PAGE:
|Cardiac commitment of primate embryonic stem cells. |
Leschik J. et al.
Primate nonhuman and human embryonic stem (ES) cells provide a powerful model of early cardiogenesis. Furthermore, engineering of cardiac progenitors or cardiomyocytes from ES cells offers a tool for drug screening in toxicology or to search for molecules to improve and scale up the process of cardiac differentiation using high-throughput screening technology, as well as a source of cell therapy of heart failure. Spontaneous differentiation of ES cells into cardiomyocytes is, however, limited. Herein, we describe a simple protocol to commit both rhesus and human ES cells toward a cardiac lineage and to sort out early cardiac progenitors. Primate ES cells are challenged for 4 d with the cardiogenic morphogen bone morphogenetic protein 2 (BMP2) and sorted out using anti-SSEA-1 antibody-conjugated magnetic beads. Cardiac progenitor cells can be generated and isolated in 4 d using this protocol.
|Co-localization of angiotensin-converting enzyme 2-, octomer-4- and CD34-positive cells in rabbit atherosclerotic plaques. |
Anthony Zulli, Sudarshan Rai, Brian F Buxton, Louise M Burrell, David L Hare
Angiotensin-converting enzyme 2 (ACE2) is a novel enzyme with possible implications in the treatment of blood pressure disorders. Recent evidence suggests that an upregulation of ACE2 can be stimulated by all-trans retinoic acid (at-RA); however, at-RA also affects regulation of the stem-cell marker octomer-4 (Oct-4) and thus cellular differentiation. We have previously shown that smooth muscle cells and macrophages present within rabbit atherosclerotic plaques are positive for ACE2, Oct-4 and the haematopoietic stem-cell marker CD34. Thus, to provide evidence that possible at-RA treatment could affect both plaque cellular biology (via effects on cellular differentiation) and blood pressure (via ACE2), it is vital to show that cells with atherosclerotic plaques co-express all three markers. Thus, we sought to provide evidence that a subset of cells within atherosclerotic plaques is positive for ACE2, Oct-4 and CD34. We used New Zealand White rabbits that were fed a control diet supplemented with 0.5% cholesterol plus 1% methionine for 4 weeks and then allowed to consume a normal diet for 10 weeks. Immunohistochemistry was performed by standard techniques. We report that ACE2, Oct-4 and CD34 were all present within atherosclerotic plaques. Although macrophages were positive for all three markers, spindle-shaped cells in the media did not show all three markers. The endothelium overlying normal arterial wall showed positive Oct-4 and ACE2 immunoreactivity, but CD34 immunoreactivity was patchy, indicating that such cells might not have fully differentiated. It is concluded that cells in atherosclerotic plaques express co-express ACE2, Oct-4 and CD34. Further studies aimed at establishing the effects of all-trans retinoic acid on blood pressure and atherosclerotic cell differentiation are warranted.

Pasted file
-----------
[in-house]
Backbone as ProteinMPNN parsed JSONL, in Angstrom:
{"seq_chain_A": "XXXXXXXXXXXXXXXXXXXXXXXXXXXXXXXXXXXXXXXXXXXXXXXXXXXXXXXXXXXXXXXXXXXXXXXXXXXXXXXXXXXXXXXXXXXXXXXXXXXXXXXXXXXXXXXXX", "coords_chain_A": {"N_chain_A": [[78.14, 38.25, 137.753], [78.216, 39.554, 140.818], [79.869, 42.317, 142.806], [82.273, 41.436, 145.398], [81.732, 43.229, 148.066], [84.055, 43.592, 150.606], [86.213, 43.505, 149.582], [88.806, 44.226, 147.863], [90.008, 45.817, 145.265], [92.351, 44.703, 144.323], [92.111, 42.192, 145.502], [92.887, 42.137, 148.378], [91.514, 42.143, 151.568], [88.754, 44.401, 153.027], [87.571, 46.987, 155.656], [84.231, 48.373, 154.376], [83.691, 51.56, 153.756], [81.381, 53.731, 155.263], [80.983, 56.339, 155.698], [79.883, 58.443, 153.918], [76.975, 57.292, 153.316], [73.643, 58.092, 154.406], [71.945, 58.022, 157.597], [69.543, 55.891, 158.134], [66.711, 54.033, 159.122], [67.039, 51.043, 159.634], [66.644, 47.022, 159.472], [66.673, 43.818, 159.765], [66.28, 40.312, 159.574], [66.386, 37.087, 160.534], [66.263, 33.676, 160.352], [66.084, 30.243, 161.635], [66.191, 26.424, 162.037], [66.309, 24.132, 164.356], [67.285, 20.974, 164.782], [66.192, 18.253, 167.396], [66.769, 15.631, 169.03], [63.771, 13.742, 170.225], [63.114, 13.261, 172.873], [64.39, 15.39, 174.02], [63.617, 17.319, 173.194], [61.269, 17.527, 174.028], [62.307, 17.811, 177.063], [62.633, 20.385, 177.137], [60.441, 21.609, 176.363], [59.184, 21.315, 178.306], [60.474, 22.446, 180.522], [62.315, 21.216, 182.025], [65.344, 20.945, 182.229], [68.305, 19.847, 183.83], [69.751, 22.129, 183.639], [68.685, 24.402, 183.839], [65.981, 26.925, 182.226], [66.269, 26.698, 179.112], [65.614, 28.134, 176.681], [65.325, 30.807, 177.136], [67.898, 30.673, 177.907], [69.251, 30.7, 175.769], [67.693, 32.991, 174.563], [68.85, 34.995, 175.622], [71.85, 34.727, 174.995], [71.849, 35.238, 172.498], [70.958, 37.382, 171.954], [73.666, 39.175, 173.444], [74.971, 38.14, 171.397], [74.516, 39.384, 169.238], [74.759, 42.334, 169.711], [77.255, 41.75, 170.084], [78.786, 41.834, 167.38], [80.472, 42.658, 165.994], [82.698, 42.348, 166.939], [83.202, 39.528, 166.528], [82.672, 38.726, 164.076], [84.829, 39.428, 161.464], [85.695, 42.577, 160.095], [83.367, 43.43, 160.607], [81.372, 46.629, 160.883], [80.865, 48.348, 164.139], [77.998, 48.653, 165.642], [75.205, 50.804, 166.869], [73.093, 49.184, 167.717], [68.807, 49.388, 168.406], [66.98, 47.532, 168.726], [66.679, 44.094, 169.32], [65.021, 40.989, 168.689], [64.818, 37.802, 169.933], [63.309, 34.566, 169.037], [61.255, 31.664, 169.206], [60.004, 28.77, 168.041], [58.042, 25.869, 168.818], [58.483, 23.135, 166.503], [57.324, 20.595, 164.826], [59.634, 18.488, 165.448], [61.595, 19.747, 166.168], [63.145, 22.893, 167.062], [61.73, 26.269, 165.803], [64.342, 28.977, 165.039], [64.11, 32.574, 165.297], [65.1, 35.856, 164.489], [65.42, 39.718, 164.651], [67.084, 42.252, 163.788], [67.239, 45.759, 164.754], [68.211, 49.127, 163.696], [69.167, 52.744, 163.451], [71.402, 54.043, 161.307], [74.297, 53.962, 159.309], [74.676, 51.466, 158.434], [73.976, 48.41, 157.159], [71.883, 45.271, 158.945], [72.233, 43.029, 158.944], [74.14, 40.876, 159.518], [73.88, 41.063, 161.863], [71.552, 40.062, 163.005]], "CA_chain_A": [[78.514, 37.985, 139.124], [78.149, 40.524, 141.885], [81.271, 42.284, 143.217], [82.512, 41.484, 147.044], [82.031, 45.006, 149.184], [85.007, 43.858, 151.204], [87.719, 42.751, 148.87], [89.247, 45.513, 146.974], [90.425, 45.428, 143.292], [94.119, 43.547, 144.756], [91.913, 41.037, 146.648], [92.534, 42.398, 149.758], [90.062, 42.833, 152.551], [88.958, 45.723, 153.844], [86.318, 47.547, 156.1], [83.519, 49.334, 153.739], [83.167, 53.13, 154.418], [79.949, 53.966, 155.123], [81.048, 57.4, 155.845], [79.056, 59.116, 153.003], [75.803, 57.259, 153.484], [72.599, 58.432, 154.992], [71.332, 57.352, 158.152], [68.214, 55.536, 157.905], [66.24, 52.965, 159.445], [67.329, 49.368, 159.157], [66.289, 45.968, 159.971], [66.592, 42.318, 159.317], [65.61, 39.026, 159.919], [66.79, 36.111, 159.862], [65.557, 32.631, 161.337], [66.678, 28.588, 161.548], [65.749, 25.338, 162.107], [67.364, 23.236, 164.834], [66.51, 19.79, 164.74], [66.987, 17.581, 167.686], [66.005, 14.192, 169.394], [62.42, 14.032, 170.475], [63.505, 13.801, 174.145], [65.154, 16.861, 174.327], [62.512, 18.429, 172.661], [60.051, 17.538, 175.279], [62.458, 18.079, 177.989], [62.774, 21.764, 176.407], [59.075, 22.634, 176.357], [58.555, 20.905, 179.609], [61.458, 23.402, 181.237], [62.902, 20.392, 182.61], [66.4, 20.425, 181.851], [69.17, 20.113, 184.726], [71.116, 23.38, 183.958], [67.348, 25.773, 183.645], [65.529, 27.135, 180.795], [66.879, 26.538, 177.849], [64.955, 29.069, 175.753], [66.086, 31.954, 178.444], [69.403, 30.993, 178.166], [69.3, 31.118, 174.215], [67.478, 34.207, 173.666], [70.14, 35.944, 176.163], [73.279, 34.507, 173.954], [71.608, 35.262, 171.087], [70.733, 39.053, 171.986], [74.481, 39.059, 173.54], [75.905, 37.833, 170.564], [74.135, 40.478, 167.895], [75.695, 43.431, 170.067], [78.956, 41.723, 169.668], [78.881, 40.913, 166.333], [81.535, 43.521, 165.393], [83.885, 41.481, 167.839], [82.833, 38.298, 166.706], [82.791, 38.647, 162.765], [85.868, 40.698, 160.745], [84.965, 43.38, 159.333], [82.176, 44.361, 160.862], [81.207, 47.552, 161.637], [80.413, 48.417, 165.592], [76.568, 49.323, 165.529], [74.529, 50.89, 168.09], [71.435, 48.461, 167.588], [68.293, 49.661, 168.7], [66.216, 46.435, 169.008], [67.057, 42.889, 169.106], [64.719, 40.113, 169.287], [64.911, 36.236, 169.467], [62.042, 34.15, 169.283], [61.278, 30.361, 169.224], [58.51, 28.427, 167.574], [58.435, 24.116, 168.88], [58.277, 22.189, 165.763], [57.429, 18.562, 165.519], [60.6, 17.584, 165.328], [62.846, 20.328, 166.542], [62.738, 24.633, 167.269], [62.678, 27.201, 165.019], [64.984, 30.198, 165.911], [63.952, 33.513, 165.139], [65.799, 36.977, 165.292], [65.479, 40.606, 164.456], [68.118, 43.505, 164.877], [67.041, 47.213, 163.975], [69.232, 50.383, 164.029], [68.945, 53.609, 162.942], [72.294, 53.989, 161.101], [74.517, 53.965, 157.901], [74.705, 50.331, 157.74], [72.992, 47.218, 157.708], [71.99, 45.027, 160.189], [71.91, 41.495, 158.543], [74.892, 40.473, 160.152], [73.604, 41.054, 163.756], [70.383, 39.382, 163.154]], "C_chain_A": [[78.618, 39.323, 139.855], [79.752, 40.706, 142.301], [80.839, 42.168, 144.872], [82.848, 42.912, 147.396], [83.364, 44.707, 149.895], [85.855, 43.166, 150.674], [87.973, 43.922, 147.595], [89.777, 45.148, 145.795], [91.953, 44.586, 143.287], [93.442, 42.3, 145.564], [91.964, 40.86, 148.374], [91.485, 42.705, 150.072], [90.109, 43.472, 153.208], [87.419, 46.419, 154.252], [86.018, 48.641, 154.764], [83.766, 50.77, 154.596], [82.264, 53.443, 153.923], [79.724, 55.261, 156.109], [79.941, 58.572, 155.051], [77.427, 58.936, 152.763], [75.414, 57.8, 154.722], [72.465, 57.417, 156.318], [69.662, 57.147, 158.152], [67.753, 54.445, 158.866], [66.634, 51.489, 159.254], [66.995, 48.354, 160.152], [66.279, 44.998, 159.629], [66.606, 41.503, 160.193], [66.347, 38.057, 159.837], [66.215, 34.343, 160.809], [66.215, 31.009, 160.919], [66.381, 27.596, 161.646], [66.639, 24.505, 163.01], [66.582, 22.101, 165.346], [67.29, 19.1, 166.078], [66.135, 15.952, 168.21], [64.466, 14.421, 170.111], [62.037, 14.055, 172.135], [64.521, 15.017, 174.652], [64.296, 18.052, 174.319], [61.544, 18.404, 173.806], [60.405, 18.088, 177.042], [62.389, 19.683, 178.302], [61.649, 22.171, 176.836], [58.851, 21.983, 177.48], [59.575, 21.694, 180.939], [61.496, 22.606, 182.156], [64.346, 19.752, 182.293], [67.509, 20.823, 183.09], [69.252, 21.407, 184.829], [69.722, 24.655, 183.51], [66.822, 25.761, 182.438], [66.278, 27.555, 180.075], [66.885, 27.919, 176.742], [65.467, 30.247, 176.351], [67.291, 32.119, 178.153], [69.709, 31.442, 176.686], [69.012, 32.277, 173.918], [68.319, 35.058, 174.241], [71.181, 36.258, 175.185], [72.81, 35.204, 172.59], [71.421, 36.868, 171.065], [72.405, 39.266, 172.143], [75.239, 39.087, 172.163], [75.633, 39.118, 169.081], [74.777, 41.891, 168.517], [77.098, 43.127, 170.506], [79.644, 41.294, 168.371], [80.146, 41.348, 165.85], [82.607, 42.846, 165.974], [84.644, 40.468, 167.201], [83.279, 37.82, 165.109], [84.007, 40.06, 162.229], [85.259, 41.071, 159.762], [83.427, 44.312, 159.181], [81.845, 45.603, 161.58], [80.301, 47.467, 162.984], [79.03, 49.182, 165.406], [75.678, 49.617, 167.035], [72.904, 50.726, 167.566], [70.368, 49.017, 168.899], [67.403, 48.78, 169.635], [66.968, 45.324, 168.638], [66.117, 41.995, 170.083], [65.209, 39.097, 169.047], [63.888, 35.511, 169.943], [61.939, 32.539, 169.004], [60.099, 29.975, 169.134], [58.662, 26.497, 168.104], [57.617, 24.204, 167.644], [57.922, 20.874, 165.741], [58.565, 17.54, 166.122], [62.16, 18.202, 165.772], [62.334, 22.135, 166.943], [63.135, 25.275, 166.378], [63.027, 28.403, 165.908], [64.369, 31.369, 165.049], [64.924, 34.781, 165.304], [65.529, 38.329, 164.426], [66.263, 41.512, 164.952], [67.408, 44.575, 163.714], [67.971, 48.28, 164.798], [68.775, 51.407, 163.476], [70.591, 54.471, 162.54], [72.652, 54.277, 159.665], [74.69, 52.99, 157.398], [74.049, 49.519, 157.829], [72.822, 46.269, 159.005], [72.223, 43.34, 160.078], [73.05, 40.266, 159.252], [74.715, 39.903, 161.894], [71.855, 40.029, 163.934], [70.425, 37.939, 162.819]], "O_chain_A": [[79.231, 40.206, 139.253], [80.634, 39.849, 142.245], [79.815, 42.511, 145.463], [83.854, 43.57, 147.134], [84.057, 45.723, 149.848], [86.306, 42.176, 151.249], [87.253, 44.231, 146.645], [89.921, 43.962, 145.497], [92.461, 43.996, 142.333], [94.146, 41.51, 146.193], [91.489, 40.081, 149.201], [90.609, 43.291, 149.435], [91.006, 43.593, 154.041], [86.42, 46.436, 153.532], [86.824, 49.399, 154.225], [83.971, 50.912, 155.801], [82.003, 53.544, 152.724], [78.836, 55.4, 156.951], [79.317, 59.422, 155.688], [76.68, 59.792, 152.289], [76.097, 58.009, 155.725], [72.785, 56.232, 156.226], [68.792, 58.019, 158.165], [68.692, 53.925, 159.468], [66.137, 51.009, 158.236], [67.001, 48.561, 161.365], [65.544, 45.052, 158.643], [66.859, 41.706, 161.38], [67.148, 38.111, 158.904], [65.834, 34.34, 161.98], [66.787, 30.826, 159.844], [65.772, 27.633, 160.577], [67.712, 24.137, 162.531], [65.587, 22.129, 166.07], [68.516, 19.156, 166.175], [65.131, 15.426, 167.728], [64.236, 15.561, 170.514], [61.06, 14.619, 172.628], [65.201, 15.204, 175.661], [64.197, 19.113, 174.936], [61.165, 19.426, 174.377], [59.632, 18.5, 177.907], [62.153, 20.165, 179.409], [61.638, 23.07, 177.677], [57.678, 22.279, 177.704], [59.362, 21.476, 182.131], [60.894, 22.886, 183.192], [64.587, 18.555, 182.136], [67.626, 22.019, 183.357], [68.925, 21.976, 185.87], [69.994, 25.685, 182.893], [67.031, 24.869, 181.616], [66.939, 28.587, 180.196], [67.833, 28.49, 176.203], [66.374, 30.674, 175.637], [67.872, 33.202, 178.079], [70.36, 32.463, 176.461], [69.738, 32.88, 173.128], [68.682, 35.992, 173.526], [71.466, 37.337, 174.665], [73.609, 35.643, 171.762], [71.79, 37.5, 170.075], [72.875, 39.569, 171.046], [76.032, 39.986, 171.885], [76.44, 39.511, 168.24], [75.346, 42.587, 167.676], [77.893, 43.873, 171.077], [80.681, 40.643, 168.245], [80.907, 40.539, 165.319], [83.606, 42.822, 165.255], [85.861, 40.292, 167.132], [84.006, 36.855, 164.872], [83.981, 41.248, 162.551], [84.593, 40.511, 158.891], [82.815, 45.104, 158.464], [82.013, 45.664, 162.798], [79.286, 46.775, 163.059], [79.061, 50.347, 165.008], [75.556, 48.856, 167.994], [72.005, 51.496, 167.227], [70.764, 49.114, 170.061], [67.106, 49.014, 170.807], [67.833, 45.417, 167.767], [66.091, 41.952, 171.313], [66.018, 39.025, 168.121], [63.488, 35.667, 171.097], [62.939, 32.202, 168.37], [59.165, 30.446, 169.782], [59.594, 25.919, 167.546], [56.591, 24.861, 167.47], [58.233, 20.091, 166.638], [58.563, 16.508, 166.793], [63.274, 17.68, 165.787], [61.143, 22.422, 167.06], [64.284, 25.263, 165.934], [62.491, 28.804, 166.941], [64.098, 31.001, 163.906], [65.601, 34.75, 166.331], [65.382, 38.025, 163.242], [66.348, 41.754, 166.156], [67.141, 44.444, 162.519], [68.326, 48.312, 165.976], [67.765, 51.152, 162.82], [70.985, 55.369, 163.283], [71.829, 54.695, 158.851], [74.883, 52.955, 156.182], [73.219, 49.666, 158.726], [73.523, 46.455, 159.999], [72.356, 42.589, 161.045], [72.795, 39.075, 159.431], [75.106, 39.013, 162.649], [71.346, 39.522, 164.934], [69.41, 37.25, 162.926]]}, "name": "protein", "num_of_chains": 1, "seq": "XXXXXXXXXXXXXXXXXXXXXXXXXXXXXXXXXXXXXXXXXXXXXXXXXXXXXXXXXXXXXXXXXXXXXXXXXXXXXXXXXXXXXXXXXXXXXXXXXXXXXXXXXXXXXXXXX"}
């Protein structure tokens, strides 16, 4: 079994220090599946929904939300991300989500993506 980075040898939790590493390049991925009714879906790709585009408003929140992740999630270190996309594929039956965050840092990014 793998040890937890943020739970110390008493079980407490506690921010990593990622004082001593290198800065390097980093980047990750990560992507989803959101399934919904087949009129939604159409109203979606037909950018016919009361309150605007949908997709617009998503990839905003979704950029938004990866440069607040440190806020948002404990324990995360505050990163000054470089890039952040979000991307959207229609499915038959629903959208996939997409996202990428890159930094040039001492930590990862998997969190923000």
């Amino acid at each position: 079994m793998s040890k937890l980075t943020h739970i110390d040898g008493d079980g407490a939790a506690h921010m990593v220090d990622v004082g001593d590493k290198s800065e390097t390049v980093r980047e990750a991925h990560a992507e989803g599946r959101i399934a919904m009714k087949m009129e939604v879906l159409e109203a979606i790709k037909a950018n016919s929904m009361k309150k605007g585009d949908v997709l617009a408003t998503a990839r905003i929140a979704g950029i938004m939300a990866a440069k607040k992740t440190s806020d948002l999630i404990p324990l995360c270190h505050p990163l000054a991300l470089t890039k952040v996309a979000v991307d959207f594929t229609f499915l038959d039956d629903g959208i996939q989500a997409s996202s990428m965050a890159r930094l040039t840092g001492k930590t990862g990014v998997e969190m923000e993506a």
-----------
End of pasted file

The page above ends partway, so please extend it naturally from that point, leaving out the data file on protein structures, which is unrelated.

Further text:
|Human diseased arteries contain cells expressing leukocytic and embryonic stem cell markers. |
Anthony Zulli,Brian F Buxton,Mervyn Merrilees,David L Hare
Recent evidence suggests that smooth muscle cells within the intima of diseased human blood vessels of the elderly population contain the embryonic form of smooth muscle cells. We wanted to explore the idea that human diseased vessels may contain other primitive cell types, such as pluripotent embryonic stem cells and hematopoietic stem cells. Radial and internal mammary arteries were collected from patients undergoing coronary artery bypass surgery; and coronary arteries, from hearts at autopsy and transplant. Immunohistochemistry was used to identify the embryonic stem cell markers Octomer-4; stage-specific embryonic antigens 1, 3, and 4; TRA-1-60; and TRA-1-81, and the leukocytic markers CD34, CD14, CD133, and CD64 in all vessels. We found that diseased human radial arteries contained the highest numbers of cells in the media- and intima-expressing markers of embryonic and leukocytic origin compared with diseased human coronary arteries. In nondiseased human vessels (internal mammary arteries), such cells were rarely observed. Granulation tissue within the diseased human arteries contained similar cells, and the angiogenic vessel endothelial cell layer also expressed these markers. It is concluded that diseased human blood vessels contain cells that express markers from leukocytic and embryonic origin. These results suggest that cells within human arteries might be able to differentiate into various cell types and that blood vessels might be a reservoir for such cells.
|Establishment of rat embryonic stem cells and making of chimera rats. |
Ueda S. et al.
The rat is a reference animal model for physiological studies and for the analysis of multigenic human diseases such as hypertension, diabetes, neurological disorders, and cancer. The rats have long been used in extensive chemical carcinogenesis studies. Thus, the rat embryonic stem (rES) cell is an important resource for the study of disease models. Attempts to derive ES cells from various mammals, including the rat, have not succeeded. Here we have established two independent rES cells from Wister rat blastocysts that have undifferentiated characters such as Nanog and Oct3/4 genes expression and they have stage-specific embryonic antigen (SSEA) -1, -3, -4, and TRA-1-81 expression. The cells were successfully cultured in an undifferentiated state and can be possible over 18 passages with maintaining more than 40% of normal karyotype. Their pluripotent potential was confirmed by the differentiation into derivatives of the endoderm, mesoderm, and ectoderm. Most importantly, the rES cells are capable of producing chimera rats. Therefore, we established pluripotent rES cell lines that are widely used to produce genetically modified experimental rats for study of human diseases.